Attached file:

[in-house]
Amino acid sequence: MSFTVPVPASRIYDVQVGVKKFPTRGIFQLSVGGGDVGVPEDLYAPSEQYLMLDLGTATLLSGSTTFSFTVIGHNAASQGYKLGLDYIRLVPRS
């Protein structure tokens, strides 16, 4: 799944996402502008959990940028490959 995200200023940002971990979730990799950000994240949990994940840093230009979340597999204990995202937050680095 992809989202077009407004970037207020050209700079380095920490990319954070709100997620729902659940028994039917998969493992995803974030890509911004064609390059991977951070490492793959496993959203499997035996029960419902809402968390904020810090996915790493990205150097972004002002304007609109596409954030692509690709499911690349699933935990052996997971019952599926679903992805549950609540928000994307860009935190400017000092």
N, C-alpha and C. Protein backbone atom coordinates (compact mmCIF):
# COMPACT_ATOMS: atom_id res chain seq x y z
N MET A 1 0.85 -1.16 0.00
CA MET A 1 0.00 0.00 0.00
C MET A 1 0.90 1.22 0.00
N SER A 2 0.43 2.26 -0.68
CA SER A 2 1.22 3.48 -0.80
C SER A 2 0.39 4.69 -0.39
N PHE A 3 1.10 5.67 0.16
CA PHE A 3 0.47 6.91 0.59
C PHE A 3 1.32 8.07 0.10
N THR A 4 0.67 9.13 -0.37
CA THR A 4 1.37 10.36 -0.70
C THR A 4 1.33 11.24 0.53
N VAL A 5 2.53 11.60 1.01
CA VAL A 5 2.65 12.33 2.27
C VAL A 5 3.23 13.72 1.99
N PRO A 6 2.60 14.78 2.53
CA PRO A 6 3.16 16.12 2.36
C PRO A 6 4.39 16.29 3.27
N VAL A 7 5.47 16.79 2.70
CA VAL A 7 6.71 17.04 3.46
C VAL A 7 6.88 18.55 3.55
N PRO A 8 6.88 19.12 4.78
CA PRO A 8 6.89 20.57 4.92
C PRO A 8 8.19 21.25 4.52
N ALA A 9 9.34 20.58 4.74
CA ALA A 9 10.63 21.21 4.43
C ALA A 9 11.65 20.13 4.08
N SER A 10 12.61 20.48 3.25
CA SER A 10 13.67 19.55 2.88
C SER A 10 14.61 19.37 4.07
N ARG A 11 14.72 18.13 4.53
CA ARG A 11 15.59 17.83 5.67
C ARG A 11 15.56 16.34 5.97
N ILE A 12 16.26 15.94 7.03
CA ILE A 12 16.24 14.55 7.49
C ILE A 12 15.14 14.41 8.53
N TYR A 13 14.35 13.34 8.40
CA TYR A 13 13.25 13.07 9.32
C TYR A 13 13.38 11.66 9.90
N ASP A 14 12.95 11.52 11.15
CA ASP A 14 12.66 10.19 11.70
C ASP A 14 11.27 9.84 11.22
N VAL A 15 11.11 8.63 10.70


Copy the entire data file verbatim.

[in-house]
Amino acid sequence: MSFTVPVPASRIYDVQVGVKKFPTRGIFQLSVGGGDVGVPEDLYAPSEQYLMLDLGTATLLSGSTTFSFTVIGHNAASQGYKLGLDYIRLVPRS
């Protein structure tokens, strides 16, 4: 799944996402502008959990940028490959 995200200023940002971990979730990799950000994240949990994940840093230009979340597999204990995202937050680095 992809989202077009407004970037207020050209700079380095920490990319954070709100997620729902659940028994039917998969493992995803974030890509911004064609390059991977951070490492793959496993959203499997035996029960419902809402968390904020810090996915790493990205150097972004002002304007609109596409954030692509690709499911690349699933935990052996997971019952599926679903992805549950609540928000994307860009935190400017000092």
N, C-alpha and C. Protein backbone atom coordinates (compact mmCIF):
# COMPACT_ATOMS: atom_id res chain seq x y z
N MET A 1 0.85 -1.16 0.00
CA MET A 1 0.00 0.00 0.00
C MET A 1 0.90 1.22 0.00
N SER A 2 0.43 2.26 -0.68
CA SER A 2 1.22 3.48 -0.80
C SER A 2 0.39 4.69 -0.39
N PHE A 3 1.10 5.67 0.16
CA PHE A 3 0.47 6.91 0.59
C PHE A 3 1.32 8.07 0.10
N THR A 4 0.67 9.13 -0.37
CA THR A 4 1.37 10.36 -0.70
C THR A 4 1.33 11.24 0.53
N VAL A 5 2.53 11.60 1.01
CA VAL A 5 2.65 12.33 2.27
C VAL A 5 3.23 13.72 1.99
N PRO A 6 2.60 14.78 2.53
CA PRO A 6 3.16 16.12 2.36
C PRO A 6 4.39 16.29 3.27
N VAL A 7 5.47 16.79 2.70
CA VAL A 7 6.71 17.04 3.46
C VAL A 7 6.88 18.55 3.55
N PRO A 8 6.88 19.12 4.78
CA PRO A 8 6.89 20.57 4.92
C PRO A 8 8.19 21.25 4.52
N ALA A 9 9.34 20.58 4.74
CA ALA A 9 10.63 21.21 4.43
C ALA A 9 11.65 20.13 4.08
N SER A 10 12.61 20.48 3.25
CA SER A 10 13.67 19.55 2.88
C SER A 10 14.61 19.37 4.07
N ARG A 11 14.72 18.13 4.53
CA ARG A 11 15.59 17.83 5.67
C ARG A 11 15.56 16.34 5.97
N ILE A 12 16.26 15.94 7.03
CA ILE A 12 16.24 14.55 7.49
C ILE A 12 15.14 14.41 8.53
N TYR A 13 14.35 13.34 8.40
CA TYR A 13 13.25 13.07 9.32
C TYR A 13 13.38 11.66 9.90
N ASP A 14 12.95 11.52 11.15
CA ASP A 14 12.66 10.19 11.70
C ASP A 14 11.27 9.84 11.22
N VAL A 15 11.11 8.63 10.70